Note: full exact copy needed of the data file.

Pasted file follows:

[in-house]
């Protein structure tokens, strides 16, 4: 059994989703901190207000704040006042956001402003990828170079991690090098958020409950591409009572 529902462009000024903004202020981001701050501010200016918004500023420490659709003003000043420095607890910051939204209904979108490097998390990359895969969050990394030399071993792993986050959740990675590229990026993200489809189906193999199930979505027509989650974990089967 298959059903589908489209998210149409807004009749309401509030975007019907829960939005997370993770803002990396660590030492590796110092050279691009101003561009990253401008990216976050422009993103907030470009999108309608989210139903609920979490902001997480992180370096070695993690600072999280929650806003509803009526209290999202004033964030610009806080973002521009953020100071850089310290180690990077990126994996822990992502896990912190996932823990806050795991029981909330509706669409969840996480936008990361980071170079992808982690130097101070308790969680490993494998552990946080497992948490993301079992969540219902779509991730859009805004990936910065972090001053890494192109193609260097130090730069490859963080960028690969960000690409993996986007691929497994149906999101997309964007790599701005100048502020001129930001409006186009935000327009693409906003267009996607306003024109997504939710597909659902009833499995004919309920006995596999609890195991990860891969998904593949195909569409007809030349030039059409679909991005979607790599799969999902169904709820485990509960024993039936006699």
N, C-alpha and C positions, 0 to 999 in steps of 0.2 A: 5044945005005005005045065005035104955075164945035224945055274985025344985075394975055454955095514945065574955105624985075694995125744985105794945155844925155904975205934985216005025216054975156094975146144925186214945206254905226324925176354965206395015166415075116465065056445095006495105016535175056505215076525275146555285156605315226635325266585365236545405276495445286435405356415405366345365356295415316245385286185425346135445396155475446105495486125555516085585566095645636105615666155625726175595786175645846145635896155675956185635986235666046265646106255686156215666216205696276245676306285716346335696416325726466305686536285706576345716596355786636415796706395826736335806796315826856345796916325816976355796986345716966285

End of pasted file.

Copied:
[in-house]
């Protein structure tokens, strides 16, 4: 059994989703901190207000704040006042956001402003990828170079991690090098958020409950591409009572 529902462009000024903004202020981001701050501010200016918004500023420490659709003003000043420095607890910051939204209904979108490097998390990359895969969050990394030399071993792993986050959740990675590229990026993200489809189906193999199930979505027509989650974990089967 298959059903589908489209998210149409807004009749309401509030975007019907829960939005997370993770803002990396660590030492590796110092050279691009101003561009990253401008990216976050422009993103907030470009999108309608989210139903609920979490902001997480992180370096070695993690600072999280929650806003509803009526209290999202004033964030610009806080973002521009953020100071850089310290180690990077990126994996822990992502896990912190996932823990806050795991029981909330509706669409969840996480936008990361980071170079992808982690130097101070308790969680490993494998552990946080497992948490993301079992969540219902779509991730859009805004990936910065972090001053890494192109193609260097130090730069490859963080960028690969960000690409993996986007691929497994149906999101997309964007790599701005100048502020001129930001409006186009935000327009693409906003267009996607306003024109997504939710597909659902009833499995004919309920006995596999609890195991990860891969998904593949195909569409007809030349030039059409679909991005979607790599799969999902169904709820485990509960024993039936006699």
N, C-alpha and C positions, 0 to 999 in steps of 0.2 A: 5044945005005005005045065005035104955075164945035224945055274985025344985075394975055454955095514945065574955105624985075694995125744985105794945155844925155904975205934985216005025216054975156094975146144925186214945206254905226324925176354965206395015166415075116465065056445095006495105016535175056505215076525275146555285156605315226635325266585365236545405276495445286435405356415405366345365356295415316245385286185425346135445396155475446105495486125555516085585566095645636105615666155625726175595786175645846145635896155675956185635986235666046265646106255686156215666216205696276245676306285716346335696416325726466305686536285706576345716596355786636415796706395826736335806796315826856345796916325816976355796986345716966285